It seems reasonable to set a small number of queues to prevent short-term thread pool shortage caused by jitter. From the above, it seems that there is no problem. In terms of daytime traffic, the number of core threads is completely sufficient (RT < 5ms, QPS < 1W). However, after going online, the thread pool soared all the way, reaching the maximum threshold of 800. The alarm information is as follows:

org.apache.dubbo.remoting.RemotingException("Server side(IP,20880) thread pool is exhausted, detail msg:Thread pool is EXHAUSTED! Thread Name: DubboServerHandler-IP:20880, Pool Size: 800 (active: 4, core: 300, max: 800, largest: 800), Task: 4101304 (completed: 4101301), Executor status:(isShutdown:false, isTerminated:false, isTerminating:false), in dubbo://IP:20880!"

It can be seen from the above that when the maximum number of threads is reached, the number of active threads is very small, which is completely unexpected.

5, Scene simulation

By source code

 queues == 0 ? new SynchronousQueue<Runnable>() :
                        (queues < 0 ? new LinkedBlockingQueue<Runnable>()
                                : new LinkedBlockingQueue<Runnable>(queues))

It can be seen that:

When the queue element is 0, the blocking queue uses synchronous queue; When the queue element is less than 0, the unbounded blocking queue LinkedBlockingQueue is used; When the queue element is greater than 0, the bounded queue LinkedBlockingQueue is used.

There will certainly be no problem with the number of core threads and the maximum number of threads, so I guess there is a problem with the queue number setting.

In order to reproduce, I wrote a simple code simulation

package com.bytearch.fast.cloud;

import java.util.concurrent.*;

public class TestThreadPool {

    public final static int queueSize = 10;
    public static void main(String[] args) {
        ExecutorService executorService = getThreadPool(queueSize);
        for (int i = 0; i < 100000; i++) {
            int finalI = i;

            try {
                executorService.execute(new Runnable() {
                    public void run() {
            } catch (Exception e) {
                System.out.println("emsg:" + e.getMessage());
            if (i % 20 == 0) {
                try {
                } catch (InterruptedException e) {

        System.out.println("all done!");
        try {
        } catch (InterruptedException e) {


    public static ExecutorService getThreadPool(int queues) {
        int cores = 150;
        int threads = 800;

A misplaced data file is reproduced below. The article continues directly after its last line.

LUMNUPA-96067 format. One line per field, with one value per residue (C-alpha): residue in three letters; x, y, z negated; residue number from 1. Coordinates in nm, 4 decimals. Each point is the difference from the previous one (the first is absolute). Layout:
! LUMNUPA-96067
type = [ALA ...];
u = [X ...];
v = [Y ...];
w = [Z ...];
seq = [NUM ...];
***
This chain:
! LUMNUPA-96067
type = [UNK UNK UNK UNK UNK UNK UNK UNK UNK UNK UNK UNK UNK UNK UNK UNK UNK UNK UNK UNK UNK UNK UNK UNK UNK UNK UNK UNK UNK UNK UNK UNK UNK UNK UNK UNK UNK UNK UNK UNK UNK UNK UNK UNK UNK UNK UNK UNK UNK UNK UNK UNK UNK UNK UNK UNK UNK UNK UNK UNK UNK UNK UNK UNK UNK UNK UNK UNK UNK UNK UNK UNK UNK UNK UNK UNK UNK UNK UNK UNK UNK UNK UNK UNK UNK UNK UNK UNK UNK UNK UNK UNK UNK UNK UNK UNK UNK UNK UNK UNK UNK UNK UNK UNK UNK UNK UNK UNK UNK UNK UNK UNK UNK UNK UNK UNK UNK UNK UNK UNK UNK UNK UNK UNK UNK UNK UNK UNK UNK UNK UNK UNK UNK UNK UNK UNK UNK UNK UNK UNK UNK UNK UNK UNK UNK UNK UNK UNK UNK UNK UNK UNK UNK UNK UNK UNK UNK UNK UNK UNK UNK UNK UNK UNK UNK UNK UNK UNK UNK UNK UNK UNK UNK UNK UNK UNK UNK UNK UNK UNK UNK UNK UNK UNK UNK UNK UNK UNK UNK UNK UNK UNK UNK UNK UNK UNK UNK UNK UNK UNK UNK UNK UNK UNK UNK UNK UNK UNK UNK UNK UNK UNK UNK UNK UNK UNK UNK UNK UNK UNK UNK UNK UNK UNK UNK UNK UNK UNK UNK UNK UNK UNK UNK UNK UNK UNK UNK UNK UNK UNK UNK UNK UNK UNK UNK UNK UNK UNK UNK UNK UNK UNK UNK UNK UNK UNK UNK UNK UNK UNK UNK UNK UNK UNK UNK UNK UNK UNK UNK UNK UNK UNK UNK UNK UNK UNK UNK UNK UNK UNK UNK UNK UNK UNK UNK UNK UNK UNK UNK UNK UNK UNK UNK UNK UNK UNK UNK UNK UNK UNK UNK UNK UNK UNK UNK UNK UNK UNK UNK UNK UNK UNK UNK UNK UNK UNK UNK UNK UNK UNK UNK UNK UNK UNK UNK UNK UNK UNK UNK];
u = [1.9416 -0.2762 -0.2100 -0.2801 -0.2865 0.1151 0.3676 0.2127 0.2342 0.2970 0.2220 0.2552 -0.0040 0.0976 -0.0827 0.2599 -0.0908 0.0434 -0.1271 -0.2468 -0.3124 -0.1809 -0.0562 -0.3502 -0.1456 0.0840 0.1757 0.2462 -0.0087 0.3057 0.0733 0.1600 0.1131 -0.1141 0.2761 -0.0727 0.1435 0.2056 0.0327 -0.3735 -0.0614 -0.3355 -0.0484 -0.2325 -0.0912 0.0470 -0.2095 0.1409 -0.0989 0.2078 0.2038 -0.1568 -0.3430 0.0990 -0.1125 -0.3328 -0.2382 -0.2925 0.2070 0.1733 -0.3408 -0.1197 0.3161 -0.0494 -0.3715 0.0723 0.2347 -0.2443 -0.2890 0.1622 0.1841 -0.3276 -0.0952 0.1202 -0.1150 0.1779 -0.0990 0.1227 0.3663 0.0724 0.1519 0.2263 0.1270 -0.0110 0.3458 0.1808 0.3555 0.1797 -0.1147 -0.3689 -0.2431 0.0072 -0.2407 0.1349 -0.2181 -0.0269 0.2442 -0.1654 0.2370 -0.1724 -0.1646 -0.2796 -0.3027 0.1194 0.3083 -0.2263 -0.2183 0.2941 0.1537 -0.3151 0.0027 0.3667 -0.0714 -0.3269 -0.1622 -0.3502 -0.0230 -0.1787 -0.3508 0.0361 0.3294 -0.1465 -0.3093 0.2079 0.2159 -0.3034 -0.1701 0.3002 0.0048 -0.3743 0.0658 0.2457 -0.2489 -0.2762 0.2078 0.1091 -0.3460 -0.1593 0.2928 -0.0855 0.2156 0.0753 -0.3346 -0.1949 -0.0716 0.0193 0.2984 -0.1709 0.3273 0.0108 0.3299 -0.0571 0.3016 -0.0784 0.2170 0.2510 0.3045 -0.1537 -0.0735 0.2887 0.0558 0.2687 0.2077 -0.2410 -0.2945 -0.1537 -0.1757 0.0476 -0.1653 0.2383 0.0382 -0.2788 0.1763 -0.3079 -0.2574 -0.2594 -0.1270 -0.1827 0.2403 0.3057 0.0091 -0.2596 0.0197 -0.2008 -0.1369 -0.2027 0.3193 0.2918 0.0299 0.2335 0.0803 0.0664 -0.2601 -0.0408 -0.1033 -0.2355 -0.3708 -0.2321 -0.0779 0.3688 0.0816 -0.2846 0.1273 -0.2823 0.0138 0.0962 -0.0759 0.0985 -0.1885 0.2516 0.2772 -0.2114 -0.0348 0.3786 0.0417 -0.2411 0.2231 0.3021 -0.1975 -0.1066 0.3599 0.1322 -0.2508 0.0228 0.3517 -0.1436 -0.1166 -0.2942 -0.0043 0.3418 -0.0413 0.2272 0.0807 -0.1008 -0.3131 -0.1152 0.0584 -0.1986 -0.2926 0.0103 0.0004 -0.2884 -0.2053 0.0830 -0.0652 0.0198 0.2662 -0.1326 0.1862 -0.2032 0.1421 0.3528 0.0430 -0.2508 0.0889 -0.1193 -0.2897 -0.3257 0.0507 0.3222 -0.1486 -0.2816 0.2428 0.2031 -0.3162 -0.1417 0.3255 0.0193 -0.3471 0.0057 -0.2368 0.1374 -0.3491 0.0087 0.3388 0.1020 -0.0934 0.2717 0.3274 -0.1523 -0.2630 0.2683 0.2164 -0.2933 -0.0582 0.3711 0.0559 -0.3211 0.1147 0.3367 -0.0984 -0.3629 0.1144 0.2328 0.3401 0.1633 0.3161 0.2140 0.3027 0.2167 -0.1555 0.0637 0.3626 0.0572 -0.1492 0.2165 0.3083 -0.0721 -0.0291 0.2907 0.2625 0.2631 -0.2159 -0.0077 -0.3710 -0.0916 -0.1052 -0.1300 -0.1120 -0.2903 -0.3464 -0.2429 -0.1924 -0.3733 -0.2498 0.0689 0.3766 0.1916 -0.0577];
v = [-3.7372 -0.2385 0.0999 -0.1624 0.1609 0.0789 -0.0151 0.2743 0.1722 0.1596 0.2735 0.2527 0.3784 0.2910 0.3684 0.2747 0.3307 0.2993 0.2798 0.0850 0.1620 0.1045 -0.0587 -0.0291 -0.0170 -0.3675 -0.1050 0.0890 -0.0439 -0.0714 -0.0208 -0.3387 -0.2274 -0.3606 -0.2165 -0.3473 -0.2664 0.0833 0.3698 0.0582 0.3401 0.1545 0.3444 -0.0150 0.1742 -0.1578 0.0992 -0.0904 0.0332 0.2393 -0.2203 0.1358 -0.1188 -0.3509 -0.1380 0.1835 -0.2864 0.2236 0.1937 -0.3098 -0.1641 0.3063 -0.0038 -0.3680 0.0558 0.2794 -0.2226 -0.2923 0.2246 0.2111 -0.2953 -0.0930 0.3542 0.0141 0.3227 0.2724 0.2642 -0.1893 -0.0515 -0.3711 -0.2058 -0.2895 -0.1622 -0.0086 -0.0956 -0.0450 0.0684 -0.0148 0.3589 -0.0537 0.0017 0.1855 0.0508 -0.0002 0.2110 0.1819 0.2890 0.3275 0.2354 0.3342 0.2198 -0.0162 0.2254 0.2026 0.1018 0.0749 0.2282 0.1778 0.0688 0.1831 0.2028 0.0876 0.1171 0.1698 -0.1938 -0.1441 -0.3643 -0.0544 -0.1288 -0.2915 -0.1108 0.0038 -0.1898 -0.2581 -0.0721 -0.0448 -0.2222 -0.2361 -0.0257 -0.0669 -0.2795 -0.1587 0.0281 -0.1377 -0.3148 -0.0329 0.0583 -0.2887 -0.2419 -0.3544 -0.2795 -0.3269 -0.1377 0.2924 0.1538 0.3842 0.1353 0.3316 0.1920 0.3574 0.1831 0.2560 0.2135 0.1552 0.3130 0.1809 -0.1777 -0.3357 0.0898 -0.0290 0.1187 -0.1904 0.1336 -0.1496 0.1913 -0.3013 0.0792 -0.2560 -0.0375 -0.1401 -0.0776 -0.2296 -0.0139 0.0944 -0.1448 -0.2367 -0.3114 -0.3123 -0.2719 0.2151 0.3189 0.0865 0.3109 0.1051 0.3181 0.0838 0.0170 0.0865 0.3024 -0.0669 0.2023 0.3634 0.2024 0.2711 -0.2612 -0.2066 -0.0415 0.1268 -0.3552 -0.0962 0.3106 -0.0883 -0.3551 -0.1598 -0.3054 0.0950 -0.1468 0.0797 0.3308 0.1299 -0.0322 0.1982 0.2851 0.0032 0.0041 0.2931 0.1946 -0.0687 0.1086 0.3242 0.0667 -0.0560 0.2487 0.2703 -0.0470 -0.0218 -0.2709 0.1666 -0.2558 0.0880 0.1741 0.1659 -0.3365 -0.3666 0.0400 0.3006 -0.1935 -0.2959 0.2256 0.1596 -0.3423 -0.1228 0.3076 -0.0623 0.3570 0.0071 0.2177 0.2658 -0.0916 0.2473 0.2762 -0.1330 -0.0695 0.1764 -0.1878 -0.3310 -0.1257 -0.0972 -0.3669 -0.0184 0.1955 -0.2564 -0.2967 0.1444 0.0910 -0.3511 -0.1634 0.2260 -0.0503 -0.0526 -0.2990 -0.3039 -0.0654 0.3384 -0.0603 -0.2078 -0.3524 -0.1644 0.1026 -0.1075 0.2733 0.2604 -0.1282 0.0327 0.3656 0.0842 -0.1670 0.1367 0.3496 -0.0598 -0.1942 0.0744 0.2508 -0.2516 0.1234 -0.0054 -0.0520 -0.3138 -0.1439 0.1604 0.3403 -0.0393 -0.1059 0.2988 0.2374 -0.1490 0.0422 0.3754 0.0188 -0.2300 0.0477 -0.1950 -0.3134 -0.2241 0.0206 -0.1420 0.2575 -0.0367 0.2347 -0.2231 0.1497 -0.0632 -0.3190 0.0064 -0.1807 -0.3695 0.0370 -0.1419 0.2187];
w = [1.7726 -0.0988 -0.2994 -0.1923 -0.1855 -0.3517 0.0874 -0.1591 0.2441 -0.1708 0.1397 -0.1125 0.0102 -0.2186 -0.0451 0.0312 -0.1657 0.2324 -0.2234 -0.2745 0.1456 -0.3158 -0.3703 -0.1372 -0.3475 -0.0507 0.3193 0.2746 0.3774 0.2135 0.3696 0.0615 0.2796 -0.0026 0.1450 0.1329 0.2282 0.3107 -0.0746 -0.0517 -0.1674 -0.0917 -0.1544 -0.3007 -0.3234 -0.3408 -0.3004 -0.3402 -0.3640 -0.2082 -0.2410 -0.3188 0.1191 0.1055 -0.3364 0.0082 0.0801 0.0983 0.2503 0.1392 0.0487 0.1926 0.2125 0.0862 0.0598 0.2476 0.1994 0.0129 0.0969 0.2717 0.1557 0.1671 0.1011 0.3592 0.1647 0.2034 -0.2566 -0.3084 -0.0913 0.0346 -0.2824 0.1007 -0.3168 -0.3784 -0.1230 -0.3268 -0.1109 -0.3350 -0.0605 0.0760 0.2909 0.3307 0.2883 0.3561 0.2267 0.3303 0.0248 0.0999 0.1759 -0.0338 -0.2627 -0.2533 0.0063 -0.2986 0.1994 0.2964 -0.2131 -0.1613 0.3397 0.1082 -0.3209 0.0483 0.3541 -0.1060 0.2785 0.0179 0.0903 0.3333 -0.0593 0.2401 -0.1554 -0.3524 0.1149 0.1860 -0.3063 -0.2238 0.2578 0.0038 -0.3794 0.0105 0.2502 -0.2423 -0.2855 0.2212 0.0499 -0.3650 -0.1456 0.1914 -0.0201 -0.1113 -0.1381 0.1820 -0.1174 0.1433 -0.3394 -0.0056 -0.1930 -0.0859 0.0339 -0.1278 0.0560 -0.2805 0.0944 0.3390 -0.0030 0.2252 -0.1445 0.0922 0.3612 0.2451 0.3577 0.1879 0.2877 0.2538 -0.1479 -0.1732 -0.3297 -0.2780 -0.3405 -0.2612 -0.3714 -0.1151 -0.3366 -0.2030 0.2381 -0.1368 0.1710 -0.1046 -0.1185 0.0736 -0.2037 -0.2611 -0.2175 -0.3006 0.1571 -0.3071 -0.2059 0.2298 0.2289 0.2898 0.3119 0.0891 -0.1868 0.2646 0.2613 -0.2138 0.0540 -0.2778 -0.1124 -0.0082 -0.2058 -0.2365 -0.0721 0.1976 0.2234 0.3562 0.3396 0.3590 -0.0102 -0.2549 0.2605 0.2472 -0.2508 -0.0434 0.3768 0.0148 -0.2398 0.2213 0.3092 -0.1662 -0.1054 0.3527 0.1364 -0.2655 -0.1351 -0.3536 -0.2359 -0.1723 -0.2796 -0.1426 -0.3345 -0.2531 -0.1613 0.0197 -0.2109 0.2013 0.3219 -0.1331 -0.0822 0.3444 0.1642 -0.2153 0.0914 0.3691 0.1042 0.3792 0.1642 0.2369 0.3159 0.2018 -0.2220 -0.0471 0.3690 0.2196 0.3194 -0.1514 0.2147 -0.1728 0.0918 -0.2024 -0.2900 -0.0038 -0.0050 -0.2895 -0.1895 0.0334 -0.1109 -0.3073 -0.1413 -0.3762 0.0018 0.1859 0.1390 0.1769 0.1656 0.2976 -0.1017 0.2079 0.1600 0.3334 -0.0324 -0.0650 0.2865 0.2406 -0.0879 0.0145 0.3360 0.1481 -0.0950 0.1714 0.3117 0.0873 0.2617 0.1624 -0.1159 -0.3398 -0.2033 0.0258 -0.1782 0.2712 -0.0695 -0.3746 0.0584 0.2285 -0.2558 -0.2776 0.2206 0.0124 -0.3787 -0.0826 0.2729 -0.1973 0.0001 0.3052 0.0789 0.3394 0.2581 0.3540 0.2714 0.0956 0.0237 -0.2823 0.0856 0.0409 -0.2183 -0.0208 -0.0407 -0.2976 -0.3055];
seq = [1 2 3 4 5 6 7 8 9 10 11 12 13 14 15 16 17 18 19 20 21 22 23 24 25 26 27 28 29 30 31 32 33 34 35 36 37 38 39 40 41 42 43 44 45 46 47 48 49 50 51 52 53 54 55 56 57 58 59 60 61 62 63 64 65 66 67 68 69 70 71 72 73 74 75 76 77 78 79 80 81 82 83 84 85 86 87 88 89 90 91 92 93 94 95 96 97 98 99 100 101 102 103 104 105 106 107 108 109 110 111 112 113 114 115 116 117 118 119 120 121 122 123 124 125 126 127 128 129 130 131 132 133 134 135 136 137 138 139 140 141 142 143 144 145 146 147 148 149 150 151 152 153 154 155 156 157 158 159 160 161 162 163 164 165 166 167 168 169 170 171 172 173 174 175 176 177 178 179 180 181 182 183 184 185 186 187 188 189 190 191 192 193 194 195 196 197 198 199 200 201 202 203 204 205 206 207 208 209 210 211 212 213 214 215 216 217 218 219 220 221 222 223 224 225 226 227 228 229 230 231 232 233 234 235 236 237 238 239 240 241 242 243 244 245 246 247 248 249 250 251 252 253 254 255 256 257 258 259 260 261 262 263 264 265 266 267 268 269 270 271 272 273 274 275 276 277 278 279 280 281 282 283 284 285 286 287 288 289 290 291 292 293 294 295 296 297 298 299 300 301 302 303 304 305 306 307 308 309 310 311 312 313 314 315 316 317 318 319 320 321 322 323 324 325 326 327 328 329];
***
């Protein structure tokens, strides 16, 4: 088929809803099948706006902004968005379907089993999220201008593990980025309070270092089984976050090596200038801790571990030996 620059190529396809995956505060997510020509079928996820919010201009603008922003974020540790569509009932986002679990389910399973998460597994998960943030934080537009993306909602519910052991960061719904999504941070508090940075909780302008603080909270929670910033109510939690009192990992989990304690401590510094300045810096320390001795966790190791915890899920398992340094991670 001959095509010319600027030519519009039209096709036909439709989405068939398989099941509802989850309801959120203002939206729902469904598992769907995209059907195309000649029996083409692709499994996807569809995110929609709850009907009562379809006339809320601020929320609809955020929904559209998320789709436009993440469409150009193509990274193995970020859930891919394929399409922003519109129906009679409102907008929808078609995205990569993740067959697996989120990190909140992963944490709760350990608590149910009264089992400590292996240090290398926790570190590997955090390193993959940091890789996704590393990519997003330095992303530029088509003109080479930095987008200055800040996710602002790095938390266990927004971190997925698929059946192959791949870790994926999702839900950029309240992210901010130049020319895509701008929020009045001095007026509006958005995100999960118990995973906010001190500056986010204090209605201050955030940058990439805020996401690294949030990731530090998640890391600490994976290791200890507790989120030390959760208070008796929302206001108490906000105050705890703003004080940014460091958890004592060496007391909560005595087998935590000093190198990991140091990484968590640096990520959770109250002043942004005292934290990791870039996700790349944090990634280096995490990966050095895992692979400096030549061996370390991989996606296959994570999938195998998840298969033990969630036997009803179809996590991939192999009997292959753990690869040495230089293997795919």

int alive = 60 * 1000;

        return new ThreadPoolExecutor(cores, threads, alive, TimeUnit.MILLISECONDS,
                queues == 0 ? new SynchronousQueue<Runnable>() :
                        (queues < 0 ? new LinkedBlockingQueue<Runnable>()
                                : new LinkedBlockingQueue<Runnable>(queues)));

    public static void doSomething(final int i) {
        try {
            System.out.println("thread:" + Thread.currentThread().getName() +  ", active:" + Thread.activeCount() + ", do:" + i);
        } catch (InterruptedException e) {

Simulation results:

queueSize value 0 has no exception, 10 has a reject exception, and 100 has no exception

The exceptions are as follows:

emsg:Task com.bytearch.fast.cloud.TestThreadPool$1@733aa9d8 rejected from java.util.concurrent.ThreadPoolExecutor@6615435c[Running, pool size = 800, active threads = 32, queued tasks = 9, completed tasks = 89755]
all done!

Obviously, when the concurrency is high, using LinkedBlockingQueue bounded queue and setting the number of queues is relatively small, the thread pool will have problems.

After changing the queues configuration to 0, go online and return to normal.

As for the deeper reasons, students who are interested in this field can analyze in depth, and can also communicate with me in the official account.

6, Summary

This time, I shared the basic principle of thread pool ThreadPoolExecutor, the calculation method of thread pool configuration, and the easily ignored problem of using annotation @ Async configuration.

In addition, it introduces the strange problem we encounter when using thread pool, a parameter problem, which may lead to unexpected consequences.

Tags: Java Programmer architecture

Posted on Mon, 25 Oct 2021 08:35:00 -0400 by shawjames